How parents can get young children excited about books

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The Frankfurt Book Fair is in the starting blocks: The global industry get-together will open its doors again from October 20 to 24. There are also 375 exhibitors for children’s and young people’s literature. Books for children are also important in the digital age. And that well before school age: From around the age of two, the little ones begin to understand what books are and begin to develop an initial understanding of reading and words.

Parents should encourage this through play, as Alinda Wit, Europe boss of Lovevery, a manufacturer of contemporary educational toys and mother of two, knows: “Children start early to develop a natural motivation to read. There are many ways to bring the joy of books closer to the little ones and at the same time promote cognitive development. That is why almost all of our toy sets for toddlers from 0 to three years of age contain books ”.

Mother reads something to little daughter.

It is not so important which book the youngsters look at or read to them: “Let your child choose the book for themselves. Even if you do not like it or if it is not at all suitable for your child – as long as it is a book, it counts ”, says the Dutchwoman.

In her seven tips, Alinda, mother of a three and a six year old daughter, introduces what is still important in the first (pre) reading activities and what options there are to bring children closer to the joy of books and words .

These are Alinda’s tips for sharing
Reading with young children

  • 1. Reading doesn’t just have to take place in the evening before bed. I try to have beautiful books close at hand everywhere – for example in the car, at the dining table or in the kitchen. So I can read to my children at any time when they feel like it. Also in the morning after waking up or having a nap is a good time, as they are even calmer and more receptive.
  • 2. So that my little ones can get their books on their own, I always put them down on the shelf.
  • 3. Don’t be afraid of repetition. Even if it sounds tiring: Scientists have found that reading the same book over again in children increases the recognition of patterns, joy and self-confidence.
  • 4th Words, letters and numbers surround us all the time: on advertising posters, street signs or packaging. I think it’s important to make my daughters aware of this and to read something to them when the opportunity arises.
  • 5. Sometimes it happens that children become restless reading aloud and are not fully attentive. But that doesn’t matter. I then give them a little toy or let them do other things on the side and still read on. Studies have shown that reading aloud is also beneficial for development when the youngsters only hear the story incidentally.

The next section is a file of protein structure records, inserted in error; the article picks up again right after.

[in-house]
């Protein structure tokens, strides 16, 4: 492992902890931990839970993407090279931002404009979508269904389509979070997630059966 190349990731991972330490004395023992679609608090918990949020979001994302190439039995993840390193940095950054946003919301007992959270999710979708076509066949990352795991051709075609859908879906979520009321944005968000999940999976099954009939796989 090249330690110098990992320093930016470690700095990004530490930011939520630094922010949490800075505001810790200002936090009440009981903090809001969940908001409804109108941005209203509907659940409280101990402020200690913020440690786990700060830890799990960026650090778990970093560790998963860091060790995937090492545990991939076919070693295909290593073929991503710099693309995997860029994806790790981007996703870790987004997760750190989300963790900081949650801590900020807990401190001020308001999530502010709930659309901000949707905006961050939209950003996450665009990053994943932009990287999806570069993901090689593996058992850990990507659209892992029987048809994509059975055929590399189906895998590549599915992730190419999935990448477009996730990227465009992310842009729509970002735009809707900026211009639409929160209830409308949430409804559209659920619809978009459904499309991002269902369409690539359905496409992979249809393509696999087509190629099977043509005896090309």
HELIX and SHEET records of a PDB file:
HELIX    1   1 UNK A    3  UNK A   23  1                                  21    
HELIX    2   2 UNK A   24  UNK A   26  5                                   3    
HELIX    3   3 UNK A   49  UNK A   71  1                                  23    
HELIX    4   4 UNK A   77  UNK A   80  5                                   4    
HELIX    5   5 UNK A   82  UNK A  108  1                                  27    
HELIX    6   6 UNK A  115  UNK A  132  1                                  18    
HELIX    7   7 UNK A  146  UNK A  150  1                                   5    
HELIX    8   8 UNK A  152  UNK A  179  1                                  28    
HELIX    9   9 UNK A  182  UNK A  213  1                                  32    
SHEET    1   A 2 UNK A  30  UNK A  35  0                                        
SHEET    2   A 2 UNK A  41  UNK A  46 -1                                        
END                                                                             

• 6th Even if your child can read by themselves, don’t stop reading. I continue to read aloud to my six-year-old daughter Iza every evening. Last we finished reading Pippi Longstocking.
  • 7th I try to be a good role model and put my smartphone down as often as possible and instead pick up a book myself – especially when my daughters are around. I often tell you what I’m reading and why I like the book.

About Alinda Wit

Alinda Wit, Head of Europe at Lovevery, heads the educational toy manufacturer’s activities in Europe. Before that, she worked as a consultant at McKinsey and as Director Global Strategy at Danone’s division for early childhood nutrition (e.g. Milupa, Aptamil).

Alinda Wit and family
Alina Witt and family

Working for Danone, she knew how important the first 1000 days are for the healthy development of the child. Convinced that a baby’s brain development can be positively influenced not only through diet but also through play, Alinda came across Lovevery during her parental leave with her second daughter while researching educational toys, which at the time was only available in the USA. Enthusiastic about the concept and the products of Loveverys, she got in touch with the founders Jessica Rolph and Roderick Morris and suggested to lead the launch on the European market.

Alinda Wit holds an MBA from INSEAD and a Masters degree in Economics from the University of Rotterdam. She lives in Amsterdam with her husband Sander and their two daughters Iza, 6 years old, and Ella, 3 years old.

Reading fun from Lovevery

Lovevery, a manufacturer of high-quality educational toys, also started its toy sets in Germany this year. These are available for the first three years of life – always tailored precisely to the respective stage of development. They were all designed together with experts in early childhood development based on the latest scientific findings. Twelve of the 14 different sets also contain little books. The special thing about them:



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